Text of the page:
Spectroscopic measurements of atomic temperature and velocity in vapor deposition systems


Some methods of spectroscopic plasma monitoring and control are based on a passive optical emission spectroscopy. They are pretty simple, but the interpretation of these data in terms of plasma physical parameters is very non-straightforward. So, the conventional passive optical emission spectroscopy is suitable only for more qualitative interpretations than quantitative.

On the other hand, the power of an optical spectroscopy is much more and enables a much deeper non-invasive process analytics, especially when we talk about physical process parameters, such as plasma composition (chemical species density), particle density and energy, plasma density and electron temperature. The practical example of such a tool is the optical interferometer. Due to its superior spectral resolution it enables the measurements of a plasma species temperature and group velocity.

The Fabry-Perot Interferometer is the high-resolution spectroscopic tool enabling a superior spectral resolution $\delta \nu$ (typically $0.02~pm$), which is not accessible by conventional grating spectrometers. The technical aspects of the Fabry-Perot Interferometer have been described earlier.

Application schema

A Fabry-Perot Interferometer due to its superior spectral resolution can be utilized for the measurement of a temperature and group velocity of particles (atoms, molecules, ions, radicals). Due to its superior spectral resolution, a Fabry-Perot Interferometer is an excellent tool to measure the Doppler broadening of any spectral lines or spectral line shifts (which enables temperature and velocity measurements). It allows to study the fine structure of spectral lines and, for example, Zeeman and Stark splitting.

The feature of the Fabry-Perot interferometer is that its instrumental function consists of numerous thin transmission peaks (bandwidth of each $\delta \nu$), equidistantly separated by a frequency $\Delta \nu$, as shown in the picture below. Therefore, the straightforward utilization of the Fabry-Perot Interferometer to characterize broadband plasma emission is impractical.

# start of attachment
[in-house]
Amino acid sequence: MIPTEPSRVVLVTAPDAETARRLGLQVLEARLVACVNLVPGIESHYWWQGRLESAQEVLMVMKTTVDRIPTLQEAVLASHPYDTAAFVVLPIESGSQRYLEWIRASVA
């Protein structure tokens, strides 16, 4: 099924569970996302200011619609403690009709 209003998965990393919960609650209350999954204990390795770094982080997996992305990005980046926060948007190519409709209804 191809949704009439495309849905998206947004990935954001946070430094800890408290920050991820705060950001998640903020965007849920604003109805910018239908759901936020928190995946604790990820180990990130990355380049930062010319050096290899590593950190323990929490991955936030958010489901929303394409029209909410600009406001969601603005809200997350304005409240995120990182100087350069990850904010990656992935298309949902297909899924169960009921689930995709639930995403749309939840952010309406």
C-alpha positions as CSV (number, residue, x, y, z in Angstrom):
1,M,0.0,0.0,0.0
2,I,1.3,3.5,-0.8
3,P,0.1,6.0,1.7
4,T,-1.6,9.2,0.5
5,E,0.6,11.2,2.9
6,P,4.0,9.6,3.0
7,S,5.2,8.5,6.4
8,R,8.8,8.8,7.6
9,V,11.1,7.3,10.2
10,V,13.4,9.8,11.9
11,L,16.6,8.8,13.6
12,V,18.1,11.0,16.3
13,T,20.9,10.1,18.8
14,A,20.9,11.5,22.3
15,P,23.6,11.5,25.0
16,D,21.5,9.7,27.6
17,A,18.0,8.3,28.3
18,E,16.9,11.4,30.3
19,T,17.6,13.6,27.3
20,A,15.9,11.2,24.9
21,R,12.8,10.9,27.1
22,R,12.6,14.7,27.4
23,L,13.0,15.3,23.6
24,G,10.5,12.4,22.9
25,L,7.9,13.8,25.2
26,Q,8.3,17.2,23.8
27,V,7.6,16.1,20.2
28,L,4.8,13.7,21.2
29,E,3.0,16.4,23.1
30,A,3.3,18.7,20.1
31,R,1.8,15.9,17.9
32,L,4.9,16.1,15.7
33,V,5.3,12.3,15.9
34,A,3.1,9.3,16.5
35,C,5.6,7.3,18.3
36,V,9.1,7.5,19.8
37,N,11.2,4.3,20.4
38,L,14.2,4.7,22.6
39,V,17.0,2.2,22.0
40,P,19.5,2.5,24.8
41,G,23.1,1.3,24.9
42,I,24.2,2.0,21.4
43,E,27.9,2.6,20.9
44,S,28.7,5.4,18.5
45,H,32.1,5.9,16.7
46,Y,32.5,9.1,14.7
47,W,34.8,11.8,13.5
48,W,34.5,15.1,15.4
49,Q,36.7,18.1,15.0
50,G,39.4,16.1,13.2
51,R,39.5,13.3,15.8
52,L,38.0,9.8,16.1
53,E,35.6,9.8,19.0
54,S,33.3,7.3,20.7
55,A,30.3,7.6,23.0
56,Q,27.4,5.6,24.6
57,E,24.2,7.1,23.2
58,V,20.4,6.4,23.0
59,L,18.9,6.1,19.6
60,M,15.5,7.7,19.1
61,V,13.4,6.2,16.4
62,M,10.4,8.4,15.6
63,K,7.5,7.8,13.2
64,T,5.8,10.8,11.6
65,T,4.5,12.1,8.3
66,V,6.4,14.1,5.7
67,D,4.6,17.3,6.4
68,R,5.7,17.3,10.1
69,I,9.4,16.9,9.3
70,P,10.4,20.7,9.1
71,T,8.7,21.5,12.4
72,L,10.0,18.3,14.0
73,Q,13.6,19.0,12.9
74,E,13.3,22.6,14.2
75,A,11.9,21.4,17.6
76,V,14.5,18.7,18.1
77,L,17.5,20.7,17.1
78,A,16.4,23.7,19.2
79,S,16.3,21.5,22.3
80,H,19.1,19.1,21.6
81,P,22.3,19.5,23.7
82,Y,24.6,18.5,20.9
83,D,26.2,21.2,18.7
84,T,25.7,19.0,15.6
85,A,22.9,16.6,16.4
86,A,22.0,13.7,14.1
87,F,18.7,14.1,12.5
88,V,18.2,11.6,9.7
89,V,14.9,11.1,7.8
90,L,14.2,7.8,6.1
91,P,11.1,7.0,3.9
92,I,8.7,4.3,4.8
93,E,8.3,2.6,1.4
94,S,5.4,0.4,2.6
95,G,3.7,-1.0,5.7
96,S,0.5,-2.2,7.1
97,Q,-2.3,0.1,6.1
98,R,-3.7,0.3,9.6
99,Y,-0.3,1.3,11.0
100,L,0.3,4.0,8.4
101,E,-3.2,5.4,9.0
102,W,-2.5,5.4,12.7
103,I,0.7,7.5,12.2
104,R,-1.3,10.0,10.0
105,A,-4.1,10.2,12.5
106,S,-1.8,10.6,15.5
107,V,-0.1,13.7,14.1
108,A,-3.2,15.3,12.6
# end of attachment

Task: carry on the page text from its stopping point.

In this case, the FPI should be used in combination with another low resolution spectrometer/monochromator or optical filter. Such a scheme is shown here

The bandwidth of the interferometer is typically much less than the spectral line width $\Delta \nu_{line}$ or the bandwidth of a monochromator $\Delta \nu_{monochromator}$, as shown below.

\begin{equation} \label{comparison} \delta \nu \ll \Delta \nu_{line} , \Delta \nu_{monochromator} \end{equation}

The emission light from the plasma source is filtered out by the FPI and then second time filtered by the monochromator or spectrometer. The monochromator cuts out all spectral lines except for those of our interest. The fine structure of the preselected spectral lines can then be resolved by the interferometer.


Most of the commercially available interferometers are tunable, i.e. the position of the transmission peaks can be precisely tuned. This is achieved, for instance, by varying the distance between two interferometer mirrors, thus varying the resonance condition. Tuning the transmission peak position one can scan through the emission line profile, resolving its width or shift.

The high resolution of the interferometer enables it to resolve the spectral line width and line displacement due to species group velocity. If the line width is caused by the Doppler broadening or thermal motion, then the linewidth can be always converted into the species temperature: \begin{equation} \label{Doppler} \Delta \lambda_{thermal} = 2\sqrt{2~ln 2} \lambda_0 \sqrt{\frac{kT}{Mc^2}}, \end{equation} where $\lambda_0$ is the central wavelength of the measured line, $M$ is the mass of the gas atom, $c$ is the speed of light, $k$ is the Boltzmann constant.

In the same way, the displacement of the spectral line relative to its undisturbed position can be always converted into the collective group velocity in the observation direction.


There are numerous examples on the spectroscopic measurements of the atomic or ion temperature using the Fabry-Perot interferometer. An example on the measurements of the temperature of Argon and Titan atoms in the magnetron discharge plasma is shown below. The first picture shows the neutral Ar temperature in the discharge as a function of the Ar pressure. The second picture shows similar results for sputtered Ti atom temperature.